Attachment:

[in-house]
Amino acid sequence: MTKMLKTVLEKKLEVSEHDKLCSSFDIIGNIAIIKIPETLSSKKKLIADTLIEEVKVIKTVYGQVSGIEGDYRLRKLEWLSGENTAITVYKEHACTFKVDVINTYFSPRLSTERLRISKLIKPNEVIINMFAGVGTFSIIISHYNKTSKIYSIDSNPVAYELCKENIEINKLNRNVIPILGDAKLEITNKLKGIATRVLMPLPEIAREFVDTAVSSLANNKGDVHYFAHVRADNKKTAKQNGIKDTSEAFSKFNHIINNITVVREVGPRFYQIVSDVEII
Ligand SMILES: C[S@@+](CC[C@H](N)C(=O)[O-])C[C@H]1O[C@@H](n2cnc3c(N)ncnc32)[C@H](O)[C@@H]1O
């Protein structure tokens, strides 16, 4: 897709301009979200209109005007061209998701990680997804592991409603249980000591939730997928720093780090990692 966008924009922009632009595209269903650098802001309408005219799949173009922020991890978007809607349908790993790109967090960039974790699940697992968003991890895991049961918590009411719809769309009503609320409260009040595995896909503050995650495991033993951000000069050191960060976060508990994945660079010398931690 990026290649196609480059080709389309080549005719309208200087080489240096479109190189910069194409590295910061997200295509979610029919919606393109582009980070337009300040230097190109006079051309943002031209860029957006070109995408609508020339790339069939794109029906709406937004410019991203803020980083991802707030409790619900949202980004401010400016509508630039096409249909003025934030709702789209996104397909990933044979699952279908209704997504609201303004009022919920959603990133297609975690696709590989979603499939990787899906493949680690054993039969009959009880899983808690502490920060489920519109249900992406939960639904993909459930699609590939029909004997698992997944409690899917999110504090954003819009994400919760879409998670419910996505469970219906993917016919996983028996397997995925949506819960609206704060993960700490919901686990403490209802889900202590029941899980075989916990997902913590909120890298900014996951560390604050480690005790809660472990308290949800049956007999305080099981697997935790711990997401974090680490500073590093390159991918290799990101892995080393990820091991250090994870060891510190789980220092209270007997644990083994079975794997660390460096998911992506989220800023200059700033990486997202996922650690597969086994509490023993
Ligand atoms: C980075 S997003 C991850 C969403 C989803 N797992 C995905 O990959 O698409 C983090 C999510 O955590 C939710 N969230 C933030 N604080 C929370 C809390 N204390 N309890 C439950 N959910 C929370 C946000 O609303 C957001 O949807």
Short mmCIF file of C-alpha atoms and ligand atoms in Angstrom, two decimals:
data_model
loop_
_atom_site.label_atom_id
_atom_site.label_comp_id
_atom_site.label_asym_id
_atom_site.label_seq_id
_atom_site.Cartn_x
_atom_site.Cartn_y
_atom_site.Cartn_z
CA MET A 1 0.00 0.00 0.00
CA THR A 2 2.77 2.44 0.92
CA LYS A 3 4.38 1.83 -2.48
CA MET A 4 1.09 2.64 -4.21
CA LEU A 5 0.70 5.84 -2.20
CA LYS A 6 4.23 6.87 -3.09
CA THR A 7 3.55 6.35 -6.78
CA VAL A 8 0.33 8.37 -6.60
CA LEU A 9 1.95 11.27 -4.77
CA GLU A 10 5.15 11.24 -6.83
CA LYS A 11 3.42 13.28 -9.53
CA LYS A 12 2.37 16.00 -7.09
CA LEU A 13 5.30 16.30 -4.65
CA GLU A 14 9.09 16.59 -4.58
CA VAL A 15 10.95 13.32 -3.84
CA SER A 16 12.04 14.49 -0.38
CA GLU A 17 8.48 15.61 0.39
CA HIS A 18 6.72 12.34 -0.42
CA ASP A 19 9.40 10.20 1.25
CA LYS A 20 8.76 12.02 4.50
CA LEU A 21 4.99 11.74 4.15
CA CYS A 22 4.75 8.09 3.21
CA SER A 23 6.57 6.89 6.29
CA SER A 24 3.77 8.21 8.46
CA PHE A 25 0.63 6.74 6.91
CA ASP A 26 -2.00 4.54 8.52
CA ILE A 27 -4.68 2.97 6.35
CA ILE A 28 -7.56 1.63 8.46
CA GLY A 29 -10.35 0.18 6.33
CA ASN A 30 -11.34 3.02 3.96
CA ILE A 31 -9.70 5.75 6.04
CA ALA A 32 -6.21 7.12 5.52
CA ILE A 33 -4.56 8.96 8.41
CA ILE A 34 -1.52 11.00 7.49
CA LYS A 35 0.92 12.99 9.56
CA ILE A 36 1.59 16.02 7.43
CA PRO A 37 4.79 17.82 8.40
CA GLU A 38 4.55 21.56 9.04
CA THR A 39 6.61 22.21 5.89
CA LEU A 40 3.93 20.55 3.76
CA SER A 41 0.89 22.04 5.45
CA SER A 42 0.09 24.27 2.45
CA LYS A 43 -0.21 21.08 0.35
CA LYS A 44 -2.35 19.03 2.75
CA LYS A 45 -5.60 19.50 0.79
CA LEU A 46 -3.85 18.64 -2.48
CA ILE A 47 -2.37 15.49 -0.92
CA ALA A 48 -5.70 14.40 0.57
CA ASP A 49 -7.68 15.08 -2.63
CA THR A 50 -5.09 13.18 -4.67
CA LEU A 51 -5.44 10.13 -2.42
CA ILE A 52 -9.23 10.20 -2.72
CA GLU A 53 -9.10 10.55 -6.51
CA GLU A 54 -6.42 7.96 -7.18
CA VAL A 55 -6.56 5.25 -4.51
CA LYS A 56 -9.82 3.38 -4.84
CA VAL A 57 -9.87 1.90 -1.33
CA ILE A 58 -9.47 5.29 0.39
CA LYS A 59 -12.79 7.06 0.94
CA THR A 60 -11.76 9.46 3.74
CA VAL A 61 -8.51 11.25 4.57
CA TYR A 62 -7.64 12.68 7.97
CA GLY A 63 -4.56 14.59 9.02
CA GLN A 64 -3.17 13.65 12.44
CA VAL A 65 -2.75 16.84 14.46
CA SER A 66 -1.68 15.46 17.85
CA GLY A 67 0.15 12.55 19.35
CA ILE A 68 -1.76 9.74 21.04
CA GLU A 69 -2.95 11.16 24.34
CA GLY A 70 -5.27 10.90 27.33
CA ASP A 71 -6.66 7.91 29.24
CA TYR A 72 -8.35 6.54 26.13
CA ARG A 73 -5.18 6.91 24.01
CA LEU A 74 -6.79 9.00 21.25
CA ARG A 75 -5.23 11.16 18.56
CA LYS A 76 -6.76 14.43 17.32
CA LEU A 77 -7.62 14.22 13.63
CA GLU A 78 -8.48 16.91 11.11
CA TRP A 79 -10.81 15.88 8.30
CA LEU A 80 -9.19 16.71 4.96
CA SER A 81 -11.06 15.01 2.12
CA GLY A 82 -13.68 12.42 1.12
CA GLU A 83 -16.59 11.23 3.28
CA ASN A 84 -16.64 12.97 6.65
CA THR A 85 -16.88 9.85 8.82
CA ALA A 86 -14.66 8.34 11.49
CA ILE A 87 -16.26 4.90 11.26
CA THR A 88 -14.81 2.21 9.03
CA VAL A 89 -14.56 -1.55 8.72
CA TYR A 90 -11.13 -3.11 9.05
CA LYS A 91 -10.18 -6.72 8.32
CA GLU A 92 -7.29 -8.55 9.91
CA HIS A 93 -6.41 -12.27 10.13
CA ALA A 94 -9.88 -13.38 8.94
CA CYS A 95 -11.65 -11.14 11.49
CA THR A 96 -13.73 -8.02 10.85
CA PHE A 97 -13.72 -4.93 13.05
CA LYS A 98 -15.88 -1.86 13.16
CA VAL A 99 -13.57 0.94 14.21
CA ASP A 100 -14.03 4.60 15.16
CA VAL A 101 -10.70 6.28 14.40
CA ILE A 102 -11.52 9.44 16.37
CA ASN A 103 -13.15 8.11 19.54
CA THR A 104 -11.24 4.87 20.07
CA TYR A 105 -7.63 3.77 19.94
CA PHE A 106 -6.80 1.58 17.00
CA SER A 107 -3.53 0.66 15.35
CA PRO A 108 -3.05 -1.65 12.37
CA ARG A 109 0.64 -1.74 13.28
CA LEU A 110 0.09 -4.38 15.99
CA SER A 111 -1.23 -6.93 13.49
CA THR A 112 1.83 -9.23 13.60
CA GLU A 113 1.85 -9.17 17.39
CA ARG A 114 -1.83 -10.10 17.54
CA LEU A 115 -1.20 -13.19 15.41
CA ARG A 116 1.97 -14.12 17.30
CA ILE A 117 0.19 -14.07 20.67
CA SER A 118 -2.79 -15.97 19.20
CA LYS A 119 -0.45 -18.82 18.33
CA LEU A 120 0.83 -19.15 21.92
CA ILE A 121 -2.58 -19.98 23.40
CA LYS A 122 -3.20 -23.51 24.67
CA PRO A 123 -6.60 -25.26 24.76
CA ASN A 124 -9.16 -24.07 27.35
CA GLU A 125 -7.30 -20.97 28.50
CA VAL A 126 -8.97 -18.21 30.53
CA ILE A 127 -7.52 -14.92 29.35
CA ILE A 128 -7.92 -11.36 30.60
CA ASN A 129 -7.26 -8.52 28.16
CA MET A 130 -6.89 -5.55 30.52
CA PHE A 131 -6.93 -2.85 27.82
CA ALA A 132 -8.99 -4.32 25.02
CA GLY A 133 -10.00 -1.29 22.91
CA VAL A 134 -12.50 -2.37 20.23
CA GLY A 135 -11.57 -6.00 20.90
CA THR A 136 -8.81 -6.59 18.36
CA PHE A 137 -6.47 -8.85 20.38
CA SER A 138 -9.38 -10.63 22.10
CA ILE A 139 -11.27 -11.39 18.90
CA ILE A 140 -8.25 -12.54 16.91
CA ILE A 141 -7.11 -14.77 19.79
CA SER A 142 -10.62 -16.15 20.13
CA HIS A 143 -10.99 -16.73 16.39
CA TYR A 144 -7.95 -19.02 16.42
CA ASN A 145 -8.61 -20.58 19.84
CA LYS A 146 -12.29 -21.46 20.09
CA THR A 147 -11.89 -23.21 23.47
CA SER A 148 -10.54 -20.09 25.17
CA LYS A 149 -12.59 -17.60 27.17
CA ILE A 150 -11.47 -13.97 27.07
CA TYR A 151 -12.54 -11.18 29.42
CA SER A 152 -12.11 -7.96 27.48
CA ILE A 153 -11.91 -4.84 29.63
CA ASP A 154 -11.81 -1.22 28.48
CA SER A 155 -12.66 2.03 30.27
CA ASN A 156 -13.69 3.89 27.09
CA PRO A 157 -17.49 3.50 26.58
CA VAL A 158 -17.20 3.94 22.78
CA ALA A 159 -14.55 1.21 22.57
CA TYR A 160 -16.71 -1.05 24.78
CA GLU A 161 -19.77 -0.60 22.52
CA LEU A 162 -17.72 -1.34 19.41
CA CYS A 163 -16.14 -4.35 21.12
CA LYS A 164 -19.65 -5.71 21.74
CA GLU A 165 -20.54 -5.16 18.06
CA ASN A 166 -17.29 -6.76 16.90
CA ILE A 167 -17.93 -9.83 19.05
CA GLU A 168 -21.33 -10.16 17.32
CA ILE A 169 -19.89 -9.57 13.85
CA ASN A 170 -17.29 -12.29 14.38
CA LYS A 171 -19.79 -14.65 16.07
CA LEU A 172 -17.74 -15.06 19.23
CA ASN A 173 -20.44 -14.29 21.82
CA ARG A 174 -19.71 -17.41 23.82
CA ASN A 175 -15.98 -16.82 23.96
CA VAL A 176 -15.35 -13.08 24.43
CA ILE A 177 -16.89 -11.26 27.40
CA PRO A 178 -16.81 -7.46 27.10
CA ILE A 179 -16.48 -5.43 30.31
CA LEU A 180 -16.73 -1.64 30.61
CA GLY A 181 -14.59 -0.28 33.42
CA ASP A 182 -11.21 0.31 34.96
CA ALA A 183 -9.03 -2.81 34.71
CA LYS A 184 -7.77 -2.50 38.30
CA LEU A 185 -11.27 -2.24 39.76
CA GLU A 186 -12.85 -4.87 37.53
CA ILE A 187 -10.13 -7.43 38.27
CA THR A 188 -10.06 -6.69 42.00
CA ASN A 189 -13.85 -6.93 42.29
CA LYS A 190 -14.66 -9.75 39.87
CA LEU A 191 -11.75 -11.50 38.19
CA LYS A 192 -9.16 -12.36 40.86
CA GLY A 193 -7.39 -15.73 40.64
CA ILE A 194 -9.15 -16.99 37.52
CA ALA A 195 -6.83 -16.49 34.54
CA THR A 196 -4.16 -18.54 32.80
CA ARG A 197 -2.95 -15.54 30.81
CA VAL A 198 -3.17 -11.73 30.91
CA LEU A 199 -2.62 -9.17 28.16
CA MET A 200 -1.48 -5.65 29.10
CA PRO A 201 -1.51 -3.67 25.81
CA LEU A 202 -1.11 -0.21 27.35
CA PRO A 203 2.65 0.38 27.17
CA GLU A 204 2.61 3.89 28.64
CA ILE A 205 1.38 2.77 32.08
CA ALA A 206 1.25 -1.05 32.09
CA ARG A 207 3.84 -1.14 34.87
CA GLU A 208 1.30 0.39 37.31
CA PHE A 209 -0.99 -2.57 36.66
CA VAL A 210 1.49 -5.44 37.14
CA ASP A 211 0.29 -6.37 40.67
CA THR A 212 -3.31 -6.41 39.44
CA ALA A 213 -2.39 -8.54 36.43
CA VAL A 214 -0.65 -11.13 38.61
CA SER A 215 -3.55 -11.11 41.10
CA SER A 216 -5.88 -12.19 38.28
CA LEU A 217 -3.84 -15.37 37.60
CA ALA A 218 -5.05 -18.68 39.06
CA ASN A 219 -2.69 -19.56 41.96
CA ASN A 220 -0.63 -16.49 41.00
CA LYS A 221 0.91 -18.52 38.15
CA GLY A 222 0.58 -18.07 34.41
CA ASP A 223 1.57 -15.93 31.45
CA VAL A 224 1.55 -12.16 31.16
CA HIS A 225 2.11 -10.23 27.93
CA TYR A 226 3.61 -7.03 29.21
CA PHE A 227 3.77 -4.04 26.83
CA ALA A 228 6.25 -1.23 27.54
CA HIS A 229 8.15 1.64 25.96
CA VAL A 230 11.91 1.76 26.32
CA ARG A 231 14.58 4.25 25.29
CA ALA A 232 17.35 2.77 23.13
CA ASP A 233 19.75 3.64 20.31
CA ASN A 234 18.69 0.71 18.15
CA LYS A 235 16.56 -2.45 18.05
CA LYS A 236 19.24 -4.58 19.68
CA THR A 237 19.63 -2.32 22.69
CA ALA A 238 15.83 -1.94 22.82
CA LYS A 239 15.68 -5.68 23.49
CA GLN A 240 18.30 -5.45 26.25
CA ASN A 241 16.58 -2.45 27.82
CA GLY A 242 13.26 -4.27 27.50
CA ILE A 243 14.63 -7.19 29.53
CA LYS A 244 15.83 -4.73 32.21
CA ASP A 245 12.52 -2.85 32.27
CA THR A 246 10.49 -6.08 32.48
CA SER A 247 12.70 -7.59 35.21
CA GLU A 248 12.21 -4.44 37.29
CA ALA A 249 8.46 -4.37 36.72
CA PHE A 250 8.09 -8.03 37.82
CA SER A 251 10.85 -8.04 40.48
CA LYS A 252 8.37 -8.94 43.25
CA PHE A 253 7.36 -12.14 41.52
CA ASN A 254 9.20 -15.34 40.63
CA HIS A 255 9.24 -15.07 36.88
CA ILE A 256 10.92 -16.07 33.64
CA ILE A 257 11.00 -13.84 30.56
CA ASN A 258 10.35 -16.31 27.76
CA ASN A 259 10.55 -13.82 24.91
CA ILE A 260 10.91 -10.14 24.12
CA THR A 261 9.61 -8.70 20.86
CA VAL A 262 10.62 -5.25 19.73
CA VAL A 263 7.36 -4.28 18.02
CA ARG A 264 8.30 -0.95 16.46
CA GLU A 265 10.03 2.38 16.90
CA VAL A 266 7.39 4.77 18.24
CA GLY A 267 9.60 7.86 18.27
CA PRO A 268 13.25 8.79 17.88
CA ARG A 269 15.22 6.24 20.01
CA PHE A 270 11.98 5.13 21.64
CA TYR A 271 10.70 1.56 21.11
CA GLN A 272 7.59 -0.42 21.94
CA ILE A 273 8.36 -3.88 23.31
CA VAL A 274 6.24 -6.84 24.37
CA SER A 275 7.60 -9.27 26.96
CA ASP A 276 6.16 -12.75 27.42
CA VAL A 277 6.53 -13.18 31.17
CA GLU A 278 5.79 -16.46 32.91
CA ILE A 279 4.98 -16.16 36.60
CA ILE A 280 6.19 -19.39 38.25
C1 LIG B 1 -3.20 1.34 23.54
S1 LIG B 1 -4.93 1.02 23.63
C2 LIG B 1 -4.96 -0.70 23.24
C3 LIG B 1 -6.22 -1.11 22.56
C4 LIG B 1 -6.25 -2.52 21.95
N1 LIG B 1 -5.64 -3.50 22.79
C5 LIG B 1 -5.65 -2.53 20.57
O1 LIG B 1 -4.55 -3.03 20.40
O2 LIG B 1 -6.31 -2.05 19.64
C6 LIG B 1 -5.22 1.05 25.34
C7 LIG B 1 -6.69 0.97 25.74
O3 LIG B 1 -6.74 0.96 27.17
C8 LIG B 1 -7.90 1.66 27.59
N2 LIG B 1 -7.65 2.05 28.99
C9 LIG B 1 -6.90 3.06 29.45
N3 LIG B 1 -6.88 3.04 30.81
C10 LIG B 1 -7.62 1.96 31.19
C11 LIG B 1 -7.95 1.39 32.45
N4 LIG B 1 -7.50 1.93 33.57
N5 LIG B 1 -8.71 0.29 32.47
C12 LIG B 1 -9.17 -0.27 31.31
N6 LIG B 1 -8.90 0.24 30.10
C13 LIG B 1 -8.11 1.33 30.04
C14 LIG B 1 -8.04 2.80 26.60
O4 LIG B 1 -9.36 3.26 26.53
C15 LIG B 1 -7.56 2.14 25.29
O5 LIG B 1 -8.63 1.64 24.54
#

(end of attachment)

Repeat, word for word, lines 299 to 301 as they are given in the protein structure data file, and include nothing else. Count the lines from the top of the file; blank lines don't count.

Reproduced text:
C3 LIG B 1 -6.22 -1.11 22.56
C4 LIG B 1 -6.25 -2.52 21.95
N1 LIG B 1 -5.64 -3.50 22.79